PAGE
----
Seresinhe (1978) said that all degumming methods are based on common principles and differ only in small details. The general method is discussed below.


1. Cook decorticated ramie fibers for 1 hour at 6 kg/cm2 pressure and 160°C water to dry fiber ratio of 6:1 with 6 percent sodium hydroxide; 3 percent sodium sulphate; 3 percent sodium tripolyphosphate and 3 percent organic phosphate penetrant.

2. Blow off cooking liquor and discard. Wash fiber with water.

3. Same as first step.

4. Blow off cooking liquor, saving some for first step of next batch and wash the fiber with water.

5. Bleach for one hour with 1 percent hydrogen peroxide at 83°C and pH of 9.0.

6. Rinse fiber with diluted acetic and water.

7. Mix fiber with an oil emulsion such as sulphurated hydrocarbon using 34 percent of the weight of the dry fiber.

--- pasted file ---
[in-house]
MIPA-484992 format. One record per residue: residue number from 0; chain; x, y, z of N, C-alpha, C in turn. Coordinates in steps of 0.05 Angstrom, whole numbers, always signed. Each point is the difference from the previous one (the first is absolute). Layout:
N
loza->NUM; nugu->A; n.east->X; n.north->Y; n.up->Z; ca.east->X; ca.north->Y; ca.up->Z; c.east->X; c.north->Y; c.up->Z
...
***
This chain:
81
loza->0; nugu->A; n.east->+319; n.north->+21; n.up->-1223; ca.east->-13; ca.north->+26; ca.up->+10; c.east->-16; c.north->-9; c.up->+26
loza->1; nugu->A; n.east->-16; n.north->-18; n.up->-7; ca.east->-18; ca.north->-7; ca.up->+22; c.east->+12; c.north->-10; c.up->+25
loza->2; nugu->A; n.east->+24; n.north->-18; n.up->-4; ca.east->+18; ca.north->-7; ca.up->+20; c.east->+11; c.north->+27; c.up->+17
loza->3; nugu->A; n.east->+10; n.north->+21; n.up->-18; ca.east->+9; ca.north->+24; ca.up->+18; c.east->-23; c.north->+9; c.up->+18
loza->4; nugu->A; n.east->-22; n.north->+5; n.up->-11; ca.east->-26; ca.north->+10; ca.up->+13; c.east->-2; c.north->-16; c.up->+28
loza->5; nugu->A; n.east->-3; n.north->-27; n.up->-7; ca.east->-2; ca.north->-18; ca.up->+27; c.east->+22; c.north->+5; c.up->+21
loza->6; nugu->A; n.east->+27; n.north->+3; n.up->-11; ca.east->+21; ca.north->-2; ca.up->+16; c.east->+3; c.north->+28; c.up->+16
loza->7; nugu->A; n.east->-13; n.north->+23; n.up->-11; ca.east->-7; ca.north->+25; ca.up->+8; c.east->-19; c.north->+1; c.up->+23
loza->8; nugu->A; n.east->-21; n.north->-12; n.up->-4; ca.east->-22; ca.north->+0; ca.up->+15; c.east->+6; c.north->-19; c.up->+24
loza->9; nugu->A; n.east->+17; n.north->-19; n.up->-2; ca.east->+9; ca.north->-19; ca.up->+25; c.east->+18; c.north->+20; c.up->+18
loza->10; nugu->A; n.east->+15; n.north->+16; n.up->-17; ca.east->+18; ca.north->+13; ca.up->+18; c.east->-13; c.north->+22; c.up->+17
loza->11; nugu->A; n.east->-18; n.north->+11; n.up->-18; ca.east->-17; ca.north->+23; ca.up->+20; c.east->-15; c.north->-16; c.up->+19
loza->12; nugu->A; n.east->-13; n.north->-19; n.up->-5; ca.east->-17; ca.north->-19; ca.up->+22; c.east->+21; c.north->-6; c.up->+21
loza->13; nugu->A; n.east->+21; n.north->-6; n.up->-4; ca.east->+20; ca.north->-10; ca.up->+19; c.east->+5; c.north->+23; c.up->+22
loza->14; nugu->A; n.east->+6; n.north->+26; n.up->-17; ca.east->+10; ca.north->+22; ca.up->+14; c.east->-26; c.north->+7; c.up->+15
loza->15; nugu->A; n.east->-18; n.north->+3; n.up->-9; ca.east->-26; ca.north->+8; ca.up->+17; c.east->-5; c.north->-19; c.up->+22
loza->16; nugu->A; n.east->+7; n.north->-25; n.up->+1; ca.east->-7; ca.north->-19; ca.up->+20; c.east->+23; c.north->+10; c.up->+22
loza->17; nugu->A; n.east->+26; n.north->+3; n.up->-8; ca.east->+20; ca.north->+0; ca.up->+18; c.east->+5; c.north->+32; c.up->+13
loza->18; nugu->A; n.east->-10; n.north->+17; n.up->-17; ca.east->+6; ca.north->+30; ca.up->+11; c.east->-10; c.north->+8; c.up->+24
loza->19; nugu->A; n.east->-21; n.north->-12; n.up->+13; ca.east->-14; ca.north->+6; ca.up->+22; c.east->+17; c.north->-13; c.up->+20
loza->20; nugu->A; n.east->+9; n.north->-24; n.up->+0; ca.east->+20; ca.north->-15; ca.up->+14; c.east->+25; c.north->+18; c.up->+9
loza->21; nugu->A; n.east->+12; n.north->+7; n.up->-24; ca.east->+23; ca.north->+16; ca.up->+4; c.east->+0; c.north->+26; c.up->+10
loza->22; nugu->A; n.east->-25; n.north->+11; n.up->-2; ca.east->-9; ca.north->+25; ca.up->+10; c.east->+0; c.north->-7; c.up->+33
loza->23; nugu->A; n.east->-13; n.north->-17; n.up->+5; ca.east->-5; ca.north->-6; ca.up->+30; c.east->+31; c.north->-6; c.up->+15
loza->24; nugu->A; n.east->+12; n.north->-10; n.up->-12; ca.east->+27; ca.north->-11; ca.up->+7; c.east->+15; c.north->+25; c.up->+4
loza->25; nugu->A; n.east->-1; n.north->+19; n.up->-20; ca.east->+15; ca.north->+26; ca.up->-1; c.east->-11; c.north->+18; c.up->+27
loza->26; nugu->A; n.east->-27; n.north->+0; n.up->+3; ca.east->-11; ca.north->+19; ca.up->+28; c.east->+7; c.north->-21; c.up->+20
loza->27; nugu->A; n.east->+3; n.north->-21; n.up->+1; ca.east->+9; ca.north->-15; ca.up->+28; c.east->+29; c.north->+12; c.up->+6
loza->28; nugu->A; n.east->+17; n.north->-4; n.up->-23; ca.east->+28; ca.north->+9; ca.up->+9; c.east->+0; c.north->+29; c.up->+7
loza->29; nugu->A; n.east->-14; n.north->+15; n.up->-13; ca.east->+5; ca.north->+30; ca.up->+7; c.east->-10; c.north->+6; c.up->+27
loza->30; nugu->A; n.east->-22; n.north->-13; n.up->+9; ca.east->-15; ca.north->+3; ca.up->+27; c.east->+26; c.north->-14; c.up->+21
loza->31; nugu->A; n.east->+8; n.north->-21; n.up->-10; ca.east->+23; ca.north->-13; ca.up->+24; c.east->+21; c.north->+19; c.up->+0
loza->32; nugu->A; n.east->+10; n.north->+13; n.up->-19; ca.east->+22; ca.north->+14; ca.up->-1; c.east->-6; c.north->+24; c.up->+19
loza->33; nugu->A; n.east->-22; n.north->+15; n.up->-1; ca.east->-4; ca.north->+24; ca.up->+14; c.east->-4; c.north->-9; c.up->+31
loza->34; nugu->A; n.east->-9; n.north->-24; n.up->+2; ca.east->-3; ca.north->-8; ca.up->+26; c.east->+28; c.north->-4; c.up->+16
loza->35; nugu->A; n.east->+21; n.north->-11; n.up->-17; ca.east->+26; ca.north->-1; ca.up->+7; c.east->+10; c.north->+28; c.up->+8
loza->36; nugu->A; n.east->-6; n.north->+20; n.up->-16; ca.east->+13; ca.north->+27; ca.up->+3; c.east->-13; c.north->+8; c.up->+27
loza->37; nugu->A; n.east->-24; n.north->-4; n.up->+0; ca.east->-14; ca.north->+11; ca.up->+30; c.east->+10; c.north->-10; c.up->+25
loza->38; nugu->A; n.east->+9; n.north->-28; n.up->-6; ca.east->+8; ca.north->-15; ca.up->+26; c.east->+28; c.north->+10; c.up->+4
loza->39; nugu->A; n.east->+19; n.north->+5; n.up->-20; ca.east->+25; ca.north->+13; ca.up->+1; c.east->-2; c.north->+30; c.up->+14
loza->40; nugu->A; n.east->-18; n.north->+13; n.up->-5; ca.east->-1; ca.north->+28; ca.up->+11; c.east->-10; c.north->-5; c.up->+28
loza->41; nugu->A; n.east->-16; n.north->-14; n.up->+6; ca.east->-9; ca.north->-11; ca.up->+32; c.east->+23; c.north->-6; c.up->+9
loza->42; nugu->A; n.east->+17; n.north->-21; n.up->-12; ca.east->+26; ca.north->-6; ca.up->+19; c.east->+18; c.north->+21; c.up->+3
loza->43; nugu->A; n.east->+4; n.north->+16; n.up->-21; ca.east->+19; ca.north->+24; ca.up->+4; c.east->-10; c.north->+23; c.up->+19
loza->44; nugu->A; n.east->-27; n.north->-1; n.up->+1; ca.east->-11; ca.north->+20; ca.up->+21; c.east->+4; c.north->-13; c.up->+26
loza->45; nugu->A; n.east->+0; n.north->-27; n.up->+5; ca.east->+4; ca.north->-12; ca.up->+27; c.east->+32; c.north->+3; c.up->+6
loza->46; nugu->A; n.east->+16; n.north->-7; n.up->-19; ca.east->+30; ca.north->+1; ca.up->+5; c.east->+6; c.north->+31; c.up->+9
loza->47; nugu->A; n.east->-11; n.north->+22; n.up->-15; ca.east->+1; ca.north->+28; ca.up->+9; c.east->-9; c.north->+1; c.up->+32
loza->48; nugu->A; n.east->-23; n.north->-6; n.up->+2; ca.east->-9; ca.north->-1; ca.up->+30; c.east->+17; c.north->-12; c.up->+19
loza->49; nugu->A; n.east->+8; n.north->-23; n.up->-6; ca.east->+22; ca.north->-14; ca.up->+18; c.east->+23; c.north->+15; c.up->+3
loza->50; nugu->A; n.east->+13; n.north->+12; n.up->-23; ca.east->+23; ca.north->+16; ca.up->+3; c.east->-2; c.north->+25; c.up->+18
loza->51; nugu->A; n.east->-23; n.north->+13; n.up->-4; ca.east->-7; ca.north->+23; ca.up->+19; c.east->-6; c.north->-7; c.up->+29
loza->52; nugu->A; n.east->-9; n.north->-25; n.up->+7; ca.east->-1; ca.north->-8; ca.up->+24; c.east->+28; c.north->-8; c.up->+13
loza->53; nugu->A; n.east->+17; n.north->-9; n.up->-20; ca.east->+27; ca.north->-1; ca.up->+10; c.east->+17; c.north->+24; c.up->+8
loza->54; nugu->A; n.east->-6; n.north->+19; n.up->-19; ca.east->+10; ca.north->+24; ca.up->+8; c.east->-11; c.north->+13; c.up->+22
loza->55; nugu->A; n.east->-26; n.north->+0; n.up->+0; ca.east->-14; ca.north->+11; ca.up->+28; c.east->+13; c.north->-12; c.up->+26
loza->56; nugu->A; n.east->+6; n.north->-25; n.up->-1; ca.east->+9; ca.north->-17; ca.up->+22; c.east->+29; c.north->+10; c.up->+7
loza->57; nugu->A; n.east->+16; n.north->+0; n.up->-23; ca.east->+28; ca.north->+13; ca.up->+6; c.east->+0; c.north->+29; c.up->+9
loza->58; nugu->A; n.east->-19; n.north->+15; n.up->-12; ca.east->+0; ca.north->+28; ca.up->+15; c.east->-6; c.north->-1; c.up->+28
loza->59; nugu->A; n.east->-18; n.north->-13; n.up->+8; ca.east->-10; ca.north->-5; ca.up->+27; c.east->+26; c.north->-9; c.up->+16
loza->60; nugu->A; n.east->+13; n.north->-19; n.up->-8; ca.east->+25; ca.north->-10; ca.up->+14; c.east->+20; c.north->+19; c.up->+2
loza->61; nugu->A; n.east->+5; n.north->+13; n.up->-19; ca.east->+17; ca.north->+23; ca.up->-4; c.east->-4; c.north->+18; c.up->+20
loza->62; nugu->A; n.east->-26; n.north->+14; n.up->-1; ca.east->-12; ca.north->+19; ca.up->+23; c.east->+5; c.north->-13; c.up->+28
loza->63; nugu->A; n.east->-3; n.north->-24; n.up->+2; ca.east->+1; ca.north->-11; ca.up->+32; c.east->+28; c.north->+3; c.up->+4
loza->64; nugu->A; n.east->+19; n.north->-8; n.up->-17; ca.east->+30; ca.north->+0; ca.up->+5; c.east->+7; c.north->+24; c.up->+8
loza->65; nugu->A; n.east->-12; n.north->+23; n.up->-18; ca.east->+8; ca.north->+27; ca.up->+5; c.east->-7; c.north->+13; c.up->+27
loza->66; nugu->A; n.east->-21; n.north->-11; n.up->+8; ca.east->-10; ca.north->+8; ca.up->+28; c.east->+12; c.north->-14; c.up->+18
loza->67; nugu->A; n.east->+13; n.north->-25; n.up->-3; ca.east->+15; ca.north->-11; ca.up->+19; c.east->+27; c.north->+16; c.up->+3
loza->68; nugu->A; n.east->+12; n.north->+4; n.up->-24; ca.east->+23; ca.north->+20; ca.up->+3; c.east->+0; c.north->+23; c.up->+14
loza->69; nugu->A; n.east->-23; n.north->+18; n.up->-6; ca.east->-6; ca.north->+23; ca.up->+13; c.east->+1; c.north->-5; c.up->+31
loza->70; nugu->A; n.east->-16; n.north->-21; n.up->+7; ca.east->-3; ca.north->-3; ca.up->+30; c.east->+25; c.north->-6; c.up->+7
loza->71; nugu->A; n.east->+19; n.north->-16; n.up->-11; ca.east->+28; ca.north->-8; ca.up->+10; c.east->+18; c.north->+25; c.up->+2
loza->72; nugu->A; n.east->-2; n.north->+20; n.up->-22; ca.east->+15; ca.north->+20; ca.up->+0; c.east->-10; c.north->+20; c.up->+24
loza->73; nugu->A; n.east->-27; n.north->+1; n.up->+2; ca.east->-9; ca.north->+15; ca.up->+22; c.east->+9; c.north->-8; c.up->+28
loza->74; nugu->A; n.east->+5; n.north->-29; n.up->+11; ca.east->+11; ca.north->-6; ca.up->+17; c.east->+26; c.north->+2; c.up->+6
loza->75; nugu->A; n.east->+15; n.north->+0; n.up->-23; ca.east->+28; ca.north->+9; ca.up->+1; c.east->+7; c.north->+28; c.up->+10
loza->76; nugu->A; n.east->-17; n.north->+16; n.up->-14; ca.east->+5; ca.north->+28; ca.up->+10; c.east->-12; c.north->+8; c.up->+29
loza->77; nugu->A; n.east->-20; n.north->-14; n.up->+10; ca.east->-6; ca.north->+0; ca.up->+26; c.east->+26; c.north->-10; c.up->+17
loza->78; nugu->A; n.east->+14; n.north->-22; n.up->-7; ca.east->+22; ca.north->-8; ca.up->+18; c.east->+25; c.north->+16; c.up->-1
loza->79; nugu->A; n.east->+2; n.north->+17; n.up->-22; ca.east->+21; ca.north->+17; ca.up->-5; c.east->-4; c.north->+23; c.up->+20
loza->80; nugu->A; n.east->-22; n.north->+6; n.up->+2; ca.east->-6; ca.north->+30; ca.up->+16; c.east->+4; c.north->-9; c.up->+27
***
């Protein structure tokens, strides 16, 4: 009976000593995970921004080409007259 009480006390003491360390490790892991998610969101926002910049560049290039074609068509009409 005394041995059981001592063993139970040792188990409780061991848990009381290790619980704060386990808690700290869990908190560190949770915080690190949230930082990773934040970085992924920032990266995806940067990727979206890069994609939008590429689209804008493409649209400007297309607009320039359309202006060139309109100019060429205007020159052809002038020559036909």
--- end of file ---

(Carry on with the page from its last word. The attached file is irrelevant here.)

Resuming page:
8. Centrifuge fiber, saving excess emulsion for the next batch.

Cost and return

The cost and return analysis of ramie production showed a negative income in the first year of operation. This can be attributed to the high initial expenses which totaled to P71,168.00. However, in the second and succeeding years, net income was P47, 898.00


Fiber Industry Development Authority - unpublished brochures and reports.

The Philippines Recommends for Abaca. PCARRD Technical Bulletin.

Salago Production and Processing in Cebu. An undertaking by the Family and School Hillyland Development Project - Jampang, Argao, Cebu.

The Philippines Recommends for Ramle Production. PCARRD Technical Bulletin Series No. 62

Root crops for food, feed and income


FIG. 1. Rootcrops

· Can grow over a wide range of soil and climatic conditions.

· The leaves can also be used as foods/feeds (except for arrowroot).

· Easy to grow, good staple and easy to prepare as food.

· Planting material does not compete as food source (except for ubi/tugui).

· Long-harvest duration. Produce can stay in the ground long without much decline in quality.